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Nanoelectronics November 2019 Viewpoints

Technology Analyst: Guy Garrud

Thread-Based Transistors

By Alastair Cunningham
Cunningham is an independent consultant specializing in nanomaterials and electronics.

Why is this topic significant?

Flexible transistors are not easy to fabricate. Novel flexible devices integrated onto a thread substrate offer one potential solution, enabling a wide range of, for example, wearable applications.

Description

In August 2019, scientists at Tufts University published the results of their research into thread-based transistors. The team fabricated a semiconducting surface by coating a linen thread with carbon nanotubes. Thin gold wires attached to the thread acted as the source and the drain, with a third adjacent wire (the gate) controlling the overall flow of current and completing the structure of a traditional transistor—a world first using a thread substrate. A thin, flexible, and stretchable silica-nanoparticle-based gel separates the gate from the wire. The scientists formed simple logic circuits using the transistors. The technology is highly scalable and does not require clean rooms in the fabrication process—contributing to potentially low manufacturing costs. The research group has previous experience in developing thread-based sensors (that find use in measuring temperature, glucose concentrations, and mechanical strain). This innovation will enable devices using equally flexible logic circuits. Indeed, in lab-based studies, these circuits found use as sensors for detecting sodium and ammonium ions (which are indicators of cardiovascular health as well as liver and kidney function).

Implications

Thread-based electronic devices are suitably thin, soft, and flexible to enable a wide range of applications that would be otherwise difficult to support. Flexible components are broadly more biocompatible than their rigid counterparts and could potentially enable doctors to track a broad range of biomarkers simultaneously. Initially implementing this technology would likely involve incorporating a device into textiles. When the technology matures, researchers could also target medical applications. Where standard flexible electronics generally involve printing conductive materials on a flexible substrate, this device is capable of conforming and stretching with biological substrates or matrices such as skin, heart, or even brain tissue. Implanting devices based on the Tufts University team's work for diagnostic applications could lead to a range of performance advantages over those of existing monitoring technologies. Alternatively, the device could also find use in sutures, providing added functionality to a nontechnical application. Manufacturing thread-based devices is potentially highly scalable, further enhancing the commercial potential of this technology. The researchers will now likely focus on improving the performance of their devices and tailoring the design for specific applications.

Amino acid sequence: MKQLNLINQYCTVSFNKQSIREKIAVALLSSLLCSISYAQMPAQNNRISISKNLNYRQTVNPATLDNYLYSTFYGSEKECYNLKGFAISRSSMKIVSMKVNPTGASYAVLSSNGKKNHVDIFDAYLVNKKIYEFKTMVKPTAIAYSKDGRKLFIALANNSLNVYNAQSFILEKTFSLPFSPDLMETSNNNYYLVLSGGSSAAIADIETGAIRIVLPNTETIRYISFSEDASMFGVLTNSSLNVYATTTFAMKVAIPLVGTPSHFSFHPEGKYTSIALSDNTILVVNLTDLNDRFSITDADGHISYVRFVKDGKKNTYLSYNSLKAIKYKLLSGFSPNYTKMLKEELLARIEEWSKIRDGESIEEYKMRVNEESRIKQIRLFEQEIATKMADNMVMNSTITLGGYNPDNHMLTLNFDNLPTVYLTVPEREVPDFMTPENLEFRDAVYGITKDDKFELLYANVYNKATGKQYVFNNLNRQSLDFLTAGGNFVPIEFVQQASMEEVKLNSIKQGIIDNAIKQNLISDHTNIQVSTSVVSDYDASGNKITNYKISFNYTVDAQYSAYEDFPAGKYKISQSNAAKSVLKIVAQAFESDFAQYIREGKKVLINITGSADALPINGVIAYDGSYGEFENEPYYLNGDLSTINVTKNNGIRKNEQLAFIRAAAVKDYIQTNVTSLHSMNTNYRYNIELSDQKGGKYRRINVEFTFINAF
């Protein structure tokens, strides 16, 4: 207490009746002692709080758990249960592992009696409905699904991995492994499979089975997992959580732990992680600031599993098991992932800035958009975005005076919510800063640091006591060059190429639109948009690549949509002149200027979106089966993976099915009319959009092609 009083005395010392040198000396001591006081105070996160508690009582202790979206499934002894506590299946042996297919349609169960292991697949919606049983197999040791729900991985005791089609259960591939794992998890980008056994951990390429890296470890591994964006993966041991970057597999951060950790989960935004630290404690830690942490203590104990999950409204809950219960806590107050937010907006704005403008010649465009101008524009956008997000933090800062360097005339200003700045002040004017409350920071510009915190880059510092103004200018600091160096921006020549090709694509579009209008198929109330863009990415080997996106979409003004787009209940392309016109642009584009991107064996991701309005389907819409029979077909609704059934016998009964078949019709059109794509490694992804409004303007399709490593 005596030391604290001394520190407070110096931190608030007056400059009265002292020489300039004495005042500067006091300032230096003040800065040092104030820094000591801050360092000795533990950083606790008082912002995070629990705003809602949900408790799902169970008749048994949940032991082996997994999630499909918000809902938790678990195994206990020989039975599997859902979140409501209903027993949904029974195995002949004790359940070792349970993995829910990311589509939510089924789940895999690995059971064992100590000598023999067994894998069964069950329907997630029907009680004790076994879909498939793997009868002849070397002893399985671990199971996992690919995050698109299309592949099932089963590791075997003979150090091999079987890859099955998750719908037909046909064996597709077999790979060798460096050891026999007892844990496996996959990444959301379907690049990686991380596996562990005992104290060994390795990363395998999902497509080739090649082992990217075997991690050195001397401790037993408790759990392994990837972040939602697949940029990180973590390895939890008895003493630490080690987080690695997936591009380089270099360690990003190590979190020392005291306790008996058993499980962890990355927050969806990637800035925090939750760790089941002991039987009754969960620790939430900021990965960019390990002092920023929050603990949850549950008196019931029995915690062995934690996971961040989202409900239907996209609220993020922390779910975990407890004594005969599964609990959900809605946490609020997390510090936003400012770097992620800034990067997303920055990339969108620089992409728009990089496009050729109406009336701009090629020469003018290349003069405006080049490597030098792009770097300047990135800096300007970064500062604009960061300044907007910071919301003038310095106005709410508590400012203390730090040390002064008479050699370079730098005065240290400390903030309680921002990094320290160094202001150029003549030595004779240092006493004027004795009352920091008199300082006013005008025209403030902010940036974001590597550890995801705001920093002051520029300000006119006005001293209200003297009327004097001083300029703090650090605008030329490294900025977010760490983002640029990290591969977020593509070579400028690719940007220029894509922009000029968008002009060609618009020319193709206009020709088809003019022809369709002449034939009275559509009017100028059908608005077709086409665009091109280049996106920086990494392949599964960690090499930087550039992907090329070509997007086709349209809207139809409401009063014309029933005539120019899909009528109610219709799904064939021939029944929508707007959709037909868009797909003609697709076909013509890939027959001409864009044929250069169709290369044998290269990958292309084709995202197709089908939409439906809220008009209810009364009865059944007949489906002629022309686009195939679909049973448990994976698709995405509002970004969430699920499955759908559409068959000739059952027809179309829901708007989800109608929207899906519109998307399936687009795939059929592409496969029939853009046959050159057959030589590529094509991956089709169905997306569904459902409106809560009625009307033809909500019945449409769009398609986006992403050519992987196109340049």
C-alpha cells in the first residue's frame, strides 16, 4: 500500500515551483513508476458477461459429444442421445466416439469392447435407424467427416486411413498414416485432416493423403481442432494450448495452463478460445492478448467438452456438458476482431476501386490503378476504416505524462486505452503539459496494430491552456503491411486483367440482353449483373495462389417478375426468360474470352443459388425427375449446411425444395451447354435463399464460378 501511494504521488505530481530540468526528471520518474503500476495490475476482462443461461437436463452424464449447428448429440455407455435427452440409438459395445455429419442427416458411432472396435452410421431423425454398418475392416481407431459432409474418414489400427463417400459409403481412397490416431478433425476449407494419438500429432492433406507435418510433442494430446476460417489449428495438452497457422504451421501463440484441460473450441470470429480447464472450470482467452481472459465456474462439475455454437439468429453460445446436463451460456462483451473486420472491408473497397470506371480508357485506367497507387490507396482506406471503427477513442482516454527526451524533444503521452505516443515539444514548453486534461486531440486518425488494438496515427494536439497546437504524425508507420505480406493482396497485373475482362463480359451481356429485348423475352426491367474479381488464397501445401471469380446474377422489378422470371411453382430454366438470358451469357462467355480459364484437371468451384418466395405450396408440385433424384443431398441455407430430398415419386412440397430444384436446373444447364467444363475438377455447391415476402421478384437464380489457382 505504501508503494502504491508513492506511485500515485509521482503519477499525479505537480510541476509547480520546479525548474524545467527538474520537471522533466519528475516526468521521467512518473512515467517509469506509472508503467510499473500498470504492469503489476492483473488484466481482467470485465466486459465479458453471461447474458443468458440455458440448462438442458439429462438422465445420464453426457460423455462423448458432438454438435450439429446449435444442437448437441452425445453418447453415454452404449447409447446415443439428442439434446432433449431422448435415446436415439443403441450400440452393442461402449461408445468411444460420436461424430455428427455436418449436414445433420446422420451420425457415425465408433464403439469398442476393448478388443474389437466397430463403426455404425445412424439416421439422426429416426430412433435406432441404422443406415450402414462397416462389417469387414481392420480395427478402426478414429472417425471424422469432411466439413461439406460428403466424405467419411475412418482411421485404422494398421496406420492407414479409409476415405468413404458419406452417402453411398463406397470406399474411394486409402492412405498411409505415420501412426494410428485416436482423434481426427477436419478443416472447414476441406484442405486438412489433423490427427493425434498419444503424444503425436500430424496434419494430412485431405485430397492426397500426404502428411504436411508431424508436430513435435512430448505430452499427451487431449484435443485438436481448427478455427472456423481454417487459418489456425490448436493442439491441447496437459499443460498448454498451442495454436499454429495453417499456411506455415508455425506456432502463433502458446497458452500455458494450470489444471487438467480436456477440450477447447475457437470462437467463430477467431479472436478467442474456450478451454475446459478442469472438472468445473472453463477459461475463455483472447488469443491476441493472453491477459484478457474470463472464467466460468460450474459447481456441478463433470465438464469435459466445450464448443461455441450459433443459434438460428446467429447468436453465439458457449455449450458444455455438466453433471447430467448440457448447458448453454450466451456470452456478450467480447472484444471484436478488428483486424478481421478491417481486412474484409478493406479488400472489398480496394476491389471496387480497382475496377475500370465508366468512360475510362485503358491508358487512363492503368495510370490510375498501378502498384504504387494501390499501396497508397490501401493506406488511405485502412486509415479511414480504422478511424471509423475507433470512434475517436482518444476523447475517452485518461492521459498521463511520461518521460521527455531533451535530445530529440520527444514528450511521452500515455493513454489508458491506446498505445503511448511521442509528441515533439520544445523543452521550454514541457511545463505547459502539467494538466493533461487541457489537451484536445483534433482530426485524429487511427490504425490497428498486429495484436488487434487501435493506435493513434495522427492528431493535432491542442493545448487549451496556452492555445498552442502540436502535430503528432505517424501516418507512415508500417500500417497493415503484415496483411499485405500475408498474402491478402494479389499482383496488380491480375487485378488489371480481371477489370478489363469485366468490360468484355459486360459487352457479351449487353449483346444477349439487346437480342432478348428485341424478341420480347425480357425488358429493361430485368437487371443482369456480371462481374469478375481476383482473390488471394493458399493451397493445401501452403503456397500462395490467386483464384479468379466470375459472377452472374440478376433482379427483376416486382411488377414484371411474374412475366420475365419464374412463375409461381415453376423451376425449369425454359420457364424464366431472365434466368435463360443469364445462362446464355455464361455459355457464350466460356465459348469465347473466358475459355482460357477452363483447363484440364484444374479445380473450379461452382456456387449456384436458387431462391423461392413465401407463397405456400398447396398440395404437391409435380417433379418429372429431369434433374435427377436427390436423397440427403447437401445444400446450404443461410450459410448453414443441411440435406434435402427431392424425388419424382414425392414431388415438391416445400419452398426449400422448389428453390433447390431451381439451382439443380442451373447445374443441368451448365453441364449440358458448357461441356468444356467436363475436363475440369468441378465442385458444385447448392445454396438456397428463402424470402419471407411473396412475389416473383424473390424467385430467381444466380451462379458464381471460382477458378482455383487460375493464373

Impacts/Disruptions

Monitoring health and wellness characteristics is becoming increasingly important from both a medical and a commercial standpoint. Introducing novel bioelectronic techniques, devices, and materials provides doctors with previously inaccessible data sets. Meanwhile a whole industry (still in its infancy) is developing around wearable devices. However, this innovation could also enable significant progress in the more general fields of flexible electronics and the Internet of Things. For example, the creation of "soft electronics" (systems that contain no rigid components whatsoever) could lead to a wide range of applications that would be otherwise very difficult or impossible to realize.

Scale of Impact

  • Low
  • Medium
  • High
The scale of impact for this topic is: Medium to High

Time of Impact

  • Now
  • 5 Years
  • 10 Years
  • 15 Years
The time of impact for this topic is: 5 Years

Opportunities in the following industry areas:

Flexible electronics, wearables, health, bioelectronics, Internet of Things